By Brett Redmayne-Titley
“ We have seen war… too much war. We enterprise peace. To have assent we must live together as one people. The new supervision says so. We support the government.” – Taxi motorist on the streets of Beirut.
Author’s Note: This is Part Two in a multi-part series approach and on-scene from the Middle East. For credentials info. not steady here, greatfully see Part One.
Indeed the people of Lebanon have seen too much war. Though their military has not in its story set foot on unfamiliar soil, remaining in the minds of the Lebanese are one bloody polite fight and 3 detached wars of advance in 1982, 1999, and 2006. Now it would seem that a new fight is brewing again on its southern border.
In all these examples fight was brought to their land by Israel who, using fake premises, pounded the municipal race and infrastructure at will attempting and unwell to conquer the collateral city, Beirut. Despite this history, all Lebanese – solely the Palestinian retreat race – enterprise assent with Israel, but they too good know the need for a well-prepared army. An army of the people and for the people.
As Mao celebrated in his book, Guerrilla Warfare, “In sequence to put down the gun, one must first pick-up the gun.” This, practical to continued Israeli military unfamiliar policy that continues to bluster them, is the sad, demure reality that faces this pacific country at this very moment. However, deliberation the examples of military force in Turkey, documented in a before article, this army – their army – is very opposite indeed.
Arriving from Turkey into Beirut-Rafic Hariri International Airport just south of Beirut city, the differences spin immediately obvious. The airport’s immigration and etiquette workers and confidence guards do their job, but they are not aggressive. A Canadian contributor can simply be mistaken for being American, unfortunately, in the minds of some a good reason for a miss of politeness, but here you are treated with courtesy, nonetheless infrequently rather abruptly, by the staff who all wear military uniforms.
The people here are jovial, smiling and peaceful to help. They secrete a untroubled suggestion regardless of the before ravages of fight being always at hand. Beirut is famous for its very late nightlife that goes on 7 nights a week, mostly until 4 AM or later. As one Saturday night reveller summed up, drink in palm and a cigarette fluttering in the other, “We party like its the last night on earth… since it competence be!”
Many pronounce English due to 3 languages being compulsory in Lebanese colleges: Arabic, English and an elective denunciation of a student’s choice. Literacy is high and politics is oral freely. As such, the traveler feels at home, safe…and very welcome. Buying a high drink at any Beirut bar, a discerning introduction to anyone at arm’s length is all that it takes to make new friends. Politics is oral openly and they enterprise opinion on what is going on in the West, generally practical to the new American boss and his eagerness for new fight and for providing Israel carte blanche in its expansionist efforts against the Arab nations. Rightfully, they are endangered about the appearance of new war.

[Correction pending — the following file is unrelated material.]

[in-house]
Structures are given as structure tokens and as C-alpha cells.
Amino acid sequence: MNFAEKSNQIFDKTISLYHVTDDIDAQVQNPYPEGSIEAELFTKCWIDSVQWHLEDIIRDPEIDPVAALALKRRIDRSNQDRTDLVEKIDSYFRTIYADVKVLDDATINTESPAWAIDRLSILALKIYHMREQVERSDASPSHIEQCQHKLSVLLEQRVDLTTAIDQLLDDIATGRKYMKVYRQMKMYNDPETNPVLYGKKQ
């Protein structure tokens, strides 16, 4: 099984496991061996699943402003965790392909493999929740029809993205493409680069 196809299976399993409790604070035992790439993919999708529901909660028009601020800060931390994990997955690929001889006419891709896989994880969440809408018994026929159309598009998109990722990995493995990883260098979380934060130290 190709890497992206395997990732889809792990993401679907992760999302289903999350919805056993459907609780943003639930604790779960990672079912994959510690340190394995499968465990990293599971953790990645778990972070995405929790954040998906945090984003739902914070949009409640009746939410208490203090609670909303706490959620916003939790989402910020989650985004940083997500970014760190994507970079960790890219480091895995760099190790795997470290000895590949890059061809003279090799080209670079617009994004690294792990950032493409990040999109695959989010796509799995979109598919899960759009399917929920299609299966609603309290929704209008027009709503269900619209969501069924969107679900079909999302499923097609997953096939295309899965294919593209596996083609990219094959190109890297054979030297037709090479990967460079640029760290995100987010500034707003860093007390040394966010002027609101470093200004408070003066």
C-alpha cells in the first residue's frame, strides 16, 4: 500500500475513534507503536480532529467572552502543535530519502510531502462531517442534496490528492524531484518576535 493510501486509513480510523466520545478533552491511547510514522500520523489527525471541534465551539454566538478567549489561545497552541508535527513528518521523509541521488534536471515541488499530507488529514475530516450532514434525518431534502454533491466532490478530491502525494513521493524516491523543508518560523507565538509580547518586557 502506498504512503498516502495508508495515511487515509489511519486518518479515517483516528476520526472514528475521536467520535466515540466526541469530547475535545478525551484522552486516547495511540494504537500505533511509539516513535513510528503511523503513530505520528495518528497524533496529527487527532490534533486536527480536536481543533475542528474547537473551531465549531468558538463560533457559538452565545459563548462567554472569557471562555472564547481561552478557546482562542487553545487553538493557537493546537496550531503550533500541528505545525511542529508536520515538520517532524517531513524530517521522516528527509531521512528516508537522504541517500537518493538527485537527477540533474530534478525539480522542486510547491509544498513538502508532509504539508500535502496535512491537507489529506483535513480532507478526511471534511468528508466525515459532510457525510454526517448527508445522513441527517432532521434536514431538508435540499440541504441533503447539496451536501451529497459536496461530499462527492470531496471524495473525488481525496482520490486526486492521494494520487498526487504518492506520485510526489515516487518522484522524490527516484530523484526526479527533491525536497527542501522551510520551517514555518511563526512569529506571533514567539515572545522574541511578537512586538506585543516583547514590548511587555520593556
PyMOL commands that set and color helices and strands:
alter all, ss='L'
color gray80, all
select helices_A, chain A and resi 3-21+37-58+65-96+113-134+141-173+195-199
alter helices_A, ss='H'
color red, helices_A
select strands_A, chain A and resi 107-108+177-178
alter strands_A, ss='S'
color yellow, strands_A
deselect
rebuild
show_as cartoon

Sadly, there are distant fewer Western and EU travellers bringing much indispensable traveller income to an increasingly bankrupt Lebanon these days. The Syrian fight is small miles divided to the east; and nonetheless customary media reports that it is circuitous down, two critical contribution are widely famous to the normal Lebanese: The Americans and their made minions of fight exclude to leave and the Israelis are scheming to invade their country again – for the fifth time – around their southern border. For the moment, many areas here are protected and visitors have very little to fear, but this can again change, as before, at the humour of these two unfamiliar powers.
Driving into Beirut many buildings show the pock marks of hundreds of bullets holes still there from the polite fight of 1975- 1990 as they strangely lay immediately next to other renovated high-rise apartments. Others lay dormant, dim brownish black streaks dirty their extraneous walls where fire and smoke once billowed from their now glassless windows after the Israeli bombings of the municipal neighborhoods in the 4 before wars. The misfortune of these structures are held together by a patchwork of interlocked reddish, two-inch steel piping cumulative together to keep these hull from unexpected descending detached in total. This stage is accurately steady opposite the many-mile area of the suburbs that is today’s Beirut, a city that has been victimized by advance too mostly and that is a daily sign to the Lebanese of the past.